Ukraine InvasionCybersecurityEnergyTravel IndustryAutos

Carl Hahn, the VW CEO behind the Beetle’s success in America, dies at 96

January 15, 2023, 3:46 PM UTC
Carl Hahn at the Volkswagen factory in Zwickau, Germany, in 2019.
Sean Gallup—Getty Images

Carl Hahn, who led Volkswagen AG’s international expansion in the 1980s after directing the rise of the Volkswagen Beetle in the US in the 1960s, has died. He was 96. 

Hahn died in his sleep on Saturday at his home in Wolfsburg, Germany, according to a spokeswoman from his charitable foundation. A ceremony is planned for Jan. 24. 

“Carl Hahn was a great visionary and a great personality,” Oliver Blume, current CEO of the German carmaker, said in emailed statement on Sunday. “Volkswagen AG and Wolfsburg owe Carl Hahn a great debt of gratitude and mourn with his family.”

As head of New York-based Volkswagen of America Inc. from 1959 to 1964, Hahn took a hands-on approach to selling cars. He toured the US in a VW bus, using his charisma and excellent English to turn Americans onto “the Volkswagen way,” Andrea Hiott wrote in “Thinking Small: The Long, Strange Trip of the Volkswagen Beetle” (2012). He computerized Volkswagen’s offices and standardized service to increase efficiency.

Most important, he brought Volkswagen to Madison Avenue, choosing Doyle Dane Bernbach — which became DDB Worldwide, part of Omnicom Group Inc. — to design what Advertising Age magazine called the top campaign of the 20th century. 

As conceived by art director Helmut Krone and copywriter Julian Koenig, the plan included the unconventional print ads “Think Small,” celebrating the compact size of the Beetle, and “Lemon,” focusing on quality control.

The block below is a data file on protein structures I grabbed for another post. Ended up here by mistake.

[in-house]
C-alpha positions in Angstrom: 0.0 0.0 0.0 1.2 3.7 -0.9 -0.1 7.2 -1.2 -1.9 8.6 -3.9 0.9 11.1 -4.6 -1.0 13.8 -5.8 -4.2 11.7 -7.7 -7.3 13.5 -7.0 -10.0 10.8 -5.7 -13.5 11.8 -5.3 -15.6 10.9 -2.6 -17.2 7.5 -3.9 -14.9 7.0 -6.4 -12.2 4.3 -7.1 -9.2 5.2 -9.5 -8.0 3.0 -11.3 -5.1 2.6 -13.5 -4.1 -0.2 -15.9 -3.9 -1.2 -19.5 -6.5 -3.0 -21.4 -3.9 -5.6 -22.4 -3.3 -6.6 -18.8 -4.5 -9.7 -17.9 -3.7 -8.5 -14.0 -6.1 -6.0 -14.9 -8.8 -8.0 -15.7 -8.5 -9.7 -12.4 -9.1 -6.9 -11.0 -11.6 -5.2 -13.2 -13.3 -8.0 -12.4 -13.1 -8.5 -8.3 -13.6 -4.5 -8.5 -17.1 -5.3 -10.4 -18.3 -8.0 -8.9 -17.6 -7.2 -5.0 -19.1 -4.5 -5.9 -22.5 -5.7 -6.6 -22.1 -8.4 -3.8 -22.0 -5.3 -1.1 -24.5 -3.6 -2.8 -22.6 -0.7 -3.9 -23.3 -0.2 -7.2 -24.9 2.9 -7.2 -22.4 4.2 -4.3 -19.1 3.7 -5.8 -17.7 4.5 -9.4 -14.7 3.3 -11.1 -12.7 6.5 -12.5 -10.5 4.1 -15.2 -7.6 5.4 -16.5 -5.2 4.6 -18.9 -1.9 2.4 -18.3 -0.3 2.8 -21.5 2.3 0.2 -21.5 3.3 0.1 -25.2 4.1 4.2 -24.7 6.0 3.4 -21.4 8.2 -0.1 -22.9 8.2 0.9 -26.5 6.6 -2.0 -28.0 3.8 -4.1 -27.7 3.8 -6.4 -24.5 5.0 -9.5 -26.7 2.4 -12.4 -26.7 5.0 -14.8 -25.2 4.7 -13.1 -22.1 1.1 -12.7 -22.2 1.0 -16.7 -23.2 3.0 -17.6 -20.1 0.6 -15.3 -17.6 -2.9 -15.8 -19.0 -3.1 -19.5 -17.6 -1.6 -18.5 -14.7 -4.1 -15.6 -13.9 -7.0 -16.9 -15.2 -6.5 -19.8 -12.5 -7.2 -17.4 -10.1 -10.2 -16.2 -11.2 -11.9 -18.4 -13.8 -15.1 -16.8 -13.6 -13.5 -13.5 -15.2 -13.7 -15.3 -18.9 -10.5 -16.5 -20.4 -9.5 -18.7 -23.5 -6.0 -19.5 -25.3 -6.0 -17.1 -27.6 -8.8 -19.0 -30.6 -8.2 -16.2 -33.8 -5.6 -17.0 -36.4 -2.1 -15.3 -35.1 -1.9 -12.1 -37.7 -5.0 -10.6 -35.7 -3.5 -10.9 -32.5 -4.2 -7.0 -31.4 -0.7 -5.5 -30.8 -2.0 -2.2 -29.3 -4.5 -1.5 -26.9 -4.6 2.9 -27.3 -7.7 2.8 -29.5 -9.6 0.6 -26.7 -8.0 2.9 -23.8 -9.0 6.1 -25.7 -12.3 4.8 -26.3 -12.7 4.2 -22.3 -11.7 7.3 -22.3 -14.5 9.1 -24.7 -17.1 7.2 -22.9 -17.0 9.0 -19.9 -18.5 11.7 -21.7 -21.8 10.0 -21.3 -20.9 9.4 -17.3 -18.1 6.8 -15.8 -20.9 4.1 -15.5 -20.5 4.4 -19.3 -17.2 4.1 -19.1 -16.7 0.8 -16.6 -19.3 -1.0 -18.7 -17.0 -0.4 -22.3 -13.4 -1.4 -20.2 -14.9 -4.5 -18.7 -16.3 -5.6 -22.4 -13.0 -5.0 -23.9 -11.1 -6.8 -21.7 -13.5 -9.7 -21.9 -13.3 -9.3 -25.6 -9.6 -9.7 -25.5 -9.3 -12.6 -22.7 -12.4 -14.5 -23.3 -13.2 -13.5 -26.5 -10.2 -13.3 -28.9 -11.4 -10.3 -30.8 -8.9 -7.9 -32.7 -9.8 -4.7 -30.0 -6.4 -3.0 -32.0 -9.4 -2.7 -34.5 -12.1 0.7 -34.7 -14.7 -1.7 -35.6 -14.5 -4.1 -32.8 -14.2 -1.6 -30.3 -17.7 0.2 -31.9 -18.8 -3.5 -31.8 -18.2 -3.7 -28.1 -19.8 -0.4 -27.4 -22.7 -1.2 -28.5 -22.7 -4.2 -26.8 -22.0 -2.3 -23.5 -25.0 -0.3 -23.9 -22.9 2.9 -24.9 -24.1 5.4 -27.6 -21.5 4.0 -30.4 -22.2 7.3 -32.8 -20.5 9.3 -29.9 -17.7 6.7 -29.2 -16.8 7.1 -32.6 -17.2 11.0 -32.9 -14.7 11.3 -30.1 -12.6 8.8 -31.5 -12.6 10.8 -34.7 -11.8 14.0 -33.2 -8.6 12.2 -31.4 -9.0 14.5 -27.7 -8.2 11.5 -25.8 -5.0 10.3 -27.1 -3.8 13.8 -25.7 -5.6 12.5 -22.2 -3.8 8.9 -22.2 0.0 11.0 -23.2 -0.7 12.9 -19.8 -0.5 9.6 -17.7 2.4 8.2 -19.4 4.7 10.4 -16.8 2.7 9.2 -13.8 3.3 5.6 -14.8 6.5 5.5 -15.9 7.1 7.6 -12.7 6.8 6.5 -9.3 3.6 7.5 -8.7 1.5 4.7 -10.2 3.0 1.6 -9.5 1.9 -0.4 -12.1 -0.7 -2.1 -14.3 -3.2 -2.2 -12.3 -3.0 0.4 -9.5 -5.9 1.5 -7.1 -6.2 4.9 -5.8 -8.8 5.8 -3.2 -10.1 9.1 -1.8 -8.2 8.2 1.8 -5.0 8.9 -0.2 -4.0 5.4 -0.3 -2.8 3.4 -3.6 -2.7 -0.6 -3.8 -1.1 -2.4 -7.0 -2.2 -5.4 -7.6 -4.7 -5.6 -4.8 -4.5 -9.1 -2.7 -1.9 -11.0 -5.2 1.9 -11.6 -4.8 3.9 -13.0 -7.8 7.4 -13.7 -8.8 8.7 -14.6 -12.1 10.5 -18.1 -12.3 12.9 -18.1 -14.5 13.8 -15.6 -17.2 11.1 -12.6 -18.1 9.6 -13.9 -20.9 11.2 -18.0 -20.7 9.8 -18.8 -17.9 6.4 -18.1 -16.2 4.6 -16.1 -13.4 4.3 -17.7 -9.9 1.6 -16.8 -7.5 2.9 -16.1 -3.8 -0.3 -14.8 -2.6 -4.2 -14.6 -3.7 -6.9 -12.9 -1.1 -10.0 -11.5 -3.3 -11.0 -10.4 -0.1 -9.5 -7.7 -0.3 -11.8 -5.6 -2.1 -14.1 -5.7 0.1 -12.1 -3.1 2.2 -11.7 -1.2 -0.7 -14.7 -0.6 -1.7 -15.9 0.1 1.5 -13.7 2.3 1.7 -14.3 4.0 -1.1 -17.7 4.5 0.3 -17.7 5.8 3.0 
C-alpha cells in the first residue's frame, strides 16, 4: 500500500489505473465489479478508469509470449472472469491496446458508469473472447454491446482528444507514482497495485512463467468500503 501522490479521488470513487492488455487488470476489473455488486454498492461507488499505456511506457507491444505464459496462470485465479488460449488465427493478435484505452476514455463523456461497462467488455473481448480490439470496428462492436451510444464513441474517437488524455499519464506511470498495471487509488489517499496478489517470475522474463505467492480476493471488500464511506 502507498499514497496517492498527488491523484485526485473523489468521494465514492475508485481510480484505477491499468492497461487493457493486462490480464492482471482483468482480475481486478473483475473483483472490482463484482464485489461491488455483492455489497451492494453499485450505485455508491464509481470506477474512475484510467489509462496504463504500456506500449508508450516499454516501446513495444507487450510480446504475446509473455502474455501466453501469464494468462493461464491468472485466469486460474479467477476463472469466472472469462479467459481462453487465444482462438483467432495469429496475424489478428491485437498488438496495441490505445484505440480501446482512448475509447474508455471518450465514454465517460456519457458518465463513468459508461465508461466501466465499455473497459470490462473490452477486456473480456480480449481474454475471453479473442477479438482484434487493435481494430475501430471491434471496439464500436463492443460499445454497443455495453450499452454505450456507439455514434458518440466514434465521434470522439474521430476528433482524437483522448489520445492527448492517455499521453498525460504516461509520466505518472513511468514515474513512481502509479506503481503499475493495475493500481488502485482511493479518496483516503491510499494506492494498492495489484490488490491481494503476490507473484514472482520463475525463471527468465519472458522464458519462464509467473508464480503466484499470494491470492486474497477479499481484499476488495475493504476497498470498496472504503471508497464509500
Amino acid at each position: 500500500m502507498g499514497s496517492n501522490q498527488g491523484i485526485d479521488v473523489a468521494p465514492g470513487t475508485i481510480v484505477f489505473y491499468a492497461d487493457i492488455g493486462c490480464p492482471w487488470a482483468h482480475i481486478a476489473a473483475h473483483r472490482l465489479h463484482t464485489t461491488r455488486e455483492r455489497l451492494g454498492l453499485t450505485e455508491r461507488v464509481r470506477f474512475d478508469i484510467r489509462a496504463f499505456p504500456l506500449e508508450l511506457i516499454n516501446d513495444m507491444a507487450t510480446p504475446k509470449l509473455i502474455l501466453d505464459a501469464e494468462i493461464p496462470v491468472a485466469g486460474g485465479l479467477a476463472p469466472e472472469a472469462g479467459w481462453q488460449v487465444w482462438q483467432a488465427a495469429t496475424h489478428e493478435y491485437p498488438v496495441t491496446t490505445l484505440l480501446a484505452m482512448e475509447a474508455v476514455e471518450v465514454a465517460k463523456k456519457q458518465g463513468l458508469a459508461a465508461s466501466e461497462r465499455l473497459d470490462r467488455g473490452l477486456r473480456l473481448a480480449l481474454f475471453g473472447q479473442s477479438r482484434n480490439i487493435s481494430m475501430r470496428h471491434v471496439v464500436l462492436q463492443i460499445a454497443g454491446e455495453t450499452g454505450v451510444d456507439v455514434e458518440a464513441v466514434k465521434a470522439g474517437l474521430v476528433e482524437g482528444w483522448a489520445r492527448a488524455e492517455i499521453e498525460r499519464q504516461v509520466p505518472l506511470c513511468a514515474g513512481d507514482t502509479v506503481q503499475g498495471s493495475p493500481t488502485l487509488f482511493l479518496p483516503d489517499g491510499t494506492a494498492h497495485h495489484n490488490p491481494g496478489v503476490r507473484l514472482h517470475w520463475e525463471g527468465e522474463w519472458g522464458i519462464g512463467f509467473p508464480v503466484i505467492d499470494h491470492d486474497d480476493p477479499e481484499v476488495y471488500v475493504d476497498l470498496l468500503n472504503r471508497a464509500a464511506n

At a time when US automakers were running “stupid advertising” focusing on the ever-changing looks of their cars, VW and DDB presented “our philosophy of a car that doesn’t change for the reason of change, only for the benefit of the consumer,” Hahn said in a 2011 talk at the University of California-Berkeley’s Haas School of Business.

Hahn’s marketing skills helped the Beetle become the best-selling single car model in history, with more than 21.5 million produced between 1945 and 2003. Though commissioned and envisioned by Adolf Hitler, the Beetle was embraced by America, where it inspired artists, transported hippies and starred as Herbie in the Disney movie franchise that began with “The Love Bug” (1968). 

Hahn returned to VW headquarters in Wolfsburg following his election to Volkswagen’s governing board in 1964 and led the sales department. He lost his seat in a shakeup that took effect in early 1973 and left VW to lead Continental Gummi-Werke, Germany’s largest rubber company, a forerunner of Hanover, Germany-based Continental AG. 

In 1982, Volkswagen brought Hahn back as chairman and CEO following the resignation of Toni Schmucker. During Hahn’s tenure, Volkswagen became the No. 1 carmaker in Europe, opened new plants in China and Eastern Europe, acquired the Spanish car company Seat SA, and introduced new versions of its Golf model, known in the US as the Rabbit.